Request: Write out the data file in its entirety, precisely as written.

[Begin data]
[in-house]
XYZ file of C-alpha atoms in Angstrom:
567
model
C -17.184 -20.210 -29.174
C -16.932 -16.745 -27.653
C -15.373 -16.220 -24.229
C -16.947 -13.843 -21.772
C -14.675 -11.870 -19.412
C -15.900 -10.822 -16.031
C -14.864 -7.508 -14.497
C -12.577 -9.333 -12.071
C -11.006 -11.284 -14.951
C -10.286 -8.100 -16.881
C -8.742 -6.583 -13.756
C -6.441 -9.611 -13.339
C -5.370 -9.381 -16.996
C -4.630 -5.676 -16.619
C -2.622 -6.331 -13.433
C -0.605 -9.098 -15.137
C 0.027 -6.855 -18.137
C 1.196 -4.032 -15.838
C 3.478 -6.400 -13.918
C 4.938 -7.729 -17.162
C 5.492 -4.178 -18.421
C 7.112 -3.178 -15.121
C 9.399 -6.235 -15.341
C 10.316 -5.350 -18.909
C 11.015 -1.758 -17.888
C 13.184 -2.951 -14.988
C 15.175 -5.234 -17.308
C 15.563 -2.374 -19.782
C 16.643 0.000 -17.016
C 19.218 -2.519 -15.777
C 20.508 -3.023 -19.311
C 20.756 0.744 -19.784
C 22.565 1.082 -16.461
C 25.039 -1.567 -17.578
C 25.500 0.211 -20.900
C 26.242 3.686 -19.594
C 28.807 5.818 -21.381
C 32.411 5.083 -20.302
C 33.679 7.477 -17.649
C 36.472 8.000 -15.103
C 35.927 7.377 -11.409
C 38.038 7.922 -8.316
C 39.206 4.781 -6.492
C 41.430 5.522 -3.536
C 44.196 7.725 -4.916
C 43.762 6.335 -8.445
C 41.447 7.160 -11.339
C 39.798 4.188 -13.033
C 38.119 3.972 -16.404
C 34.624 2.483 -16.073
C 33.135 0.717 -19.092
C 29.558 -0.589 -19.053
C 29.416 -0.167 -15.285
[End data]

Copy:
[in-house]
XYZ file of C-alpha atoms in Angstrom:
567
model
C -17.184 -20.210 -29.174
C -16.932 -16.745 -27.653
C -15.373 -16.220 -24.229
C -16.947 -13.843 -21.772
C -14.675 -11.870 -19.412
C -15.900 -10.822 -16.031
C -14.864 -7.508 -14.497
C -12.577 -9.333 -12.071
C -11.006 -11.284 -14.951
C -10.286 -8.100 -16.881
C -8.742 -6.583 -13.756
C -6.441 -9.611 -13.339
C -5.370 -9.381 -16.996
C -4.630 -5.676 -16.619
C -2.622 -6.331 -13.433
C -0.605 -9.098 -15.137
C 0.027 -6.855 -18.137
C 1.196 -4.032 -15.838
C 3.478 -6.400 -13.918
C 4.938 -7.729 -17.162
C 5.492 -4.178 -18.421
C 7.112 -3.178 -15.121
C 9.399 -6.235 -15.341
C 10.316 -5.350 -18.909
C 11.015 -1.758 -17.888
C 13.184 -2.951 -14.988
C 15.175 -5.234 -17.308
C 15.563 -2.374 -19.782
C 16.643 0.000 -17.016
C 19.218 -2.519 -15.777
C 20.508 -3.023 -19.311
C 20.756 0.744 -19.784
C 22.565 1.082 -16.461
C 25.039 -1.567 -17.578
C 25.500 0.211 -20.900
C 26.242 3.686 -19.594
C 28.807 5.818 -21.381
C 32.411 5.083 -20.302
C 33.679 7.477 -17.649
C 36.472 8.000 -15.103
C 35.927 7.377 -11.409
C 38.038 7.922 -8.316
C 39.206 4.781 -6.492
C 41.430 5.522 -3.536
C 44.196 7.725 -4.916
C 43.762 6.335 -8.445
C 41.447 7.160 -11.339
C 39.798 4.188 -13.033
C 38.119 3.972 -16.404
C 34.624 2.483 -16.073
C 33.135 0.717 -19.092
C 29.558 -0.589 -19.053
C 29.416 -0.167 -15.285